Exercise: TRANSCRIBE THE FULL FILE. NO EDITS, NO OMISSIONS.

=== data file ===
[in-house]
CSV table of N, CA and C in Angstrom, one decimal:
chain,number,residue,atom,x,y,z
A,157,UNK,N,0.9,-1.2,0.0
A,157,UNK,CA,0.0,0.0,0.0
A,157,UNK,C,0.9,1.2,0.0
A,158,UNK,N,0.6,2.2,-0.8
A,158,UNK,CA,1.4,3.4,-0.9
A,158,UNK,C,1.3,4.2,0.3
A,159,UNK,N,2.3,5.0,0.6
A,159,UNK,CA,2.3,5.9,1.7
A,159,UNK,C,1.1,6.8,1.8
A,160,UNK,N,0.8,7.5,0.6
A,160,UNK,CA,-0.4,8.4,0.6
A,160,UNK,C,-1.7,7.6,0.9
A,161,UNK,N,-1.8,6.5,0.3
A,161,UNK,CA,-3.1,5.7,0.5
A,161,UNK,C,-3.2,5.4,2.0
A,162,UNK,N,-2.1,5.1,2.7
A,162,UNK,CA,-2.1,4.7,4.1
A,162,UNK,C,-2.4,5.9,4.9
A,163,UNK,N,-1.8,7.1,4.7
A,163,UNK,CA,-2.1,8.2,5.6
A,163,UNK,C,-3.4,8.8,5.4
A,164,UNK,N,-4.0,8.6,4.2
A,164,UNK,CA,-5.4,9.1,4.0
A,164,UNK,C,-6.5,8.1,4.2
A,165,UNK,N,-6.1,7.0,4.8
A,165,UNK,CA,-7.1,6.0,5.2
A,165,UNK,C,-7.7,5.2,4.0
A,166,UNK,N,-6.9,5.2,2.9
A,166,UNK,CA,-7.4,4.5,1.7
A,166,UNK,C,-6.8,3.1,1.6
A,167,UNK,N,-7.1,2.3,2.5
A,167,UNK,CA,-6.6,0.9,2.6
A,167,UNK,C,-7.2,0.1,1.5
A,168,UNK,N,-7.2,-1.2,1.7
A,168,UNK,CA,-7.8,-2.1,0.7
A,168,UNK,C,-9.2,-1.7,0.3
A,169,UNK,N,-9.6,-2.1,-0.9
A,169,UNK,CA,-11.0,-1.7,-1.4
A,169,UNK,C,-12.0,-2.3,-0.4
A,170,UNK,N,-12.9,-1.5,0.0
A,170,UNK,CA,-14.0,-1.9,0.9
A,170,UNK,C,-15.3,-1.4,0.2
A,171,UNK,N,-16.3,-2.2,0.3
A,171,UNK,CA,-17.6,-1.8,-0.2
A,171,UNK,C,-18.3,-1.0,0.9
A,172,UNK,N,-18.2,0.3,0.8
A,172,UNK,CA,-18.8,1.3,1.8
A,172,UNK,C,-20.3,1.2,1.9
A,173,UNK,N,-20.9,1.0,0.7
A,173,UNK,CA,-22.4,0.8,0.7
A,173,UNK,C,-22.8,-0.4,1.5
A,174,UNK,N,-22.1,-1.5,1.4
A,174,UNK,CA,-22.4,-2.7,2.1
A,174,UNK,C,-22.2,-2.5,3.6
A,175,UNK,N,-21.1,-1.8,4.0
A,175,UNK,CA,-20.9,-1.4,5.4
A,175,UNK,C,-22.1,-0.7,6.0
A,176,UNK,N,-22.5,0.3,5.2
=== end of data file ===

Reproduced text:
[in-house]
CSV table of N, CA and C in Angstrom, one decimal:
chain,number,residue,atom,x,y,z
A,157,UNK,N,0.9,-1.2,0.0
A,157,UNK,CA,0.0,0.0,0.0
A,157,UNK,C,0.9,1.2,0.0
A,158,UNK,N,0.6,2.2,-0.8
A,158,UNK,CA,1.4,3.4,-0.9
A,158,UNK,C,1.3,4.2,0.3
A,159,UNK,N,2.3,5.0,0.6
A,159,UNK,CA,2.3,5.9,1.7
A,159,UNK,C,1.1,6.8,1.8
A,160,UNK,N,0.8,7.5,0.6
A,160,UNK,CA,-0.4,8.4,0.6
A,160,UNK,C,-1.7,7.6,0.9
A,161,UNK,N,-1.8,6.5,0.3
A,161,UNK,CA,-3.1,5.7,0.5
A,161,UNK,C,-3.2,5.4,2.0
A,162,UNK,N,-2.1,5.1,2.7
A,162,UNK,CA,-2.1,4.7,4.1
A,162,UNK,C,-2.4,5.9,4.9
A,163,UNK,N,-1.8,7.1,4.7
A,163,UNK,CA,-2.1,8.2,5.6
A,163,UNK,C,-3.4,8.8,5.4
A,164,UNK,N,-4.0,8.6,4.2
A,164,UNK,CA,-5.4,9.1,4.0
A,164,UNK,C,-6.5,8.1,4.2
A,165,UNK,N,-6.1,7.0,4.8
A,165,UNK,CA,-7.1,6.0,5.2
A,165,UNK,C,-7.7,5.2,4.0
A,166,UNK,N,-6.9,5.2,2.9
A,166,UNK,CA,-7.4,4.5,1.7
A,166,UNK,C,-6.8,3.1,1.6
A,167,UNK,N,-7.1,2.3,2.5
A,167,UNK,CA,-6.6,0.9,2.6
A,167,UNK,C,-7.2,0.1,1.5
A,168,UNK,N,-7.2,-1.2,1.7
A,168,UNK,CA,-7.8,-2.1,0.7
A,168,UNK,C,-9.2,-1.7,0.3
A,169,UNK,N,-9.6,-2.1,-0.9
A,169,UNK,CA,-11.0,-1.7,-1.4
A,169,UNK,C,-12.0,-2.3,-0.4
A,170,UNK,N,-12.9,-1.5,0.0
A,170,UNK,CA,-14.0,-1.9,0.9
A,170,UNK,C,-15.3,-1.4,0.2
A,171,UNK,N,-16.3,-2.2,0.3
A,171,UNK,CA,-17.6,-1.8,-0.2
A,171,UNK,C,-18.3,-1.0,0.9
A,172,UNK,N,-18.2,0.3,0.8
A,172,UNK,CA,-18.8,1.3,1.8
A,172,UNK,C,-20.3,1.2,1.9
A,173,UNK,N,-20.9,1.0,0.7
A,173,UNK,CA,-22.4,0.8,0.7
A,173,UNK,C,-22.8,-0.4,1.5
A,174,UNK,N,-22.1,-1.5,1.4
A,174,UNK,CA,-22.4,-2.7,2.1
A,174,UNK,C,-22.2,-2.5,3.6
A,175,UNK,N,-21.1,-1.8,4.0
A,175,UNK,CA,-20.9,-1.4,5.4
A,175,UNK,C,-22.1,-0.7,6.0
A,176,UNK,N,-22.5,0.3,5.2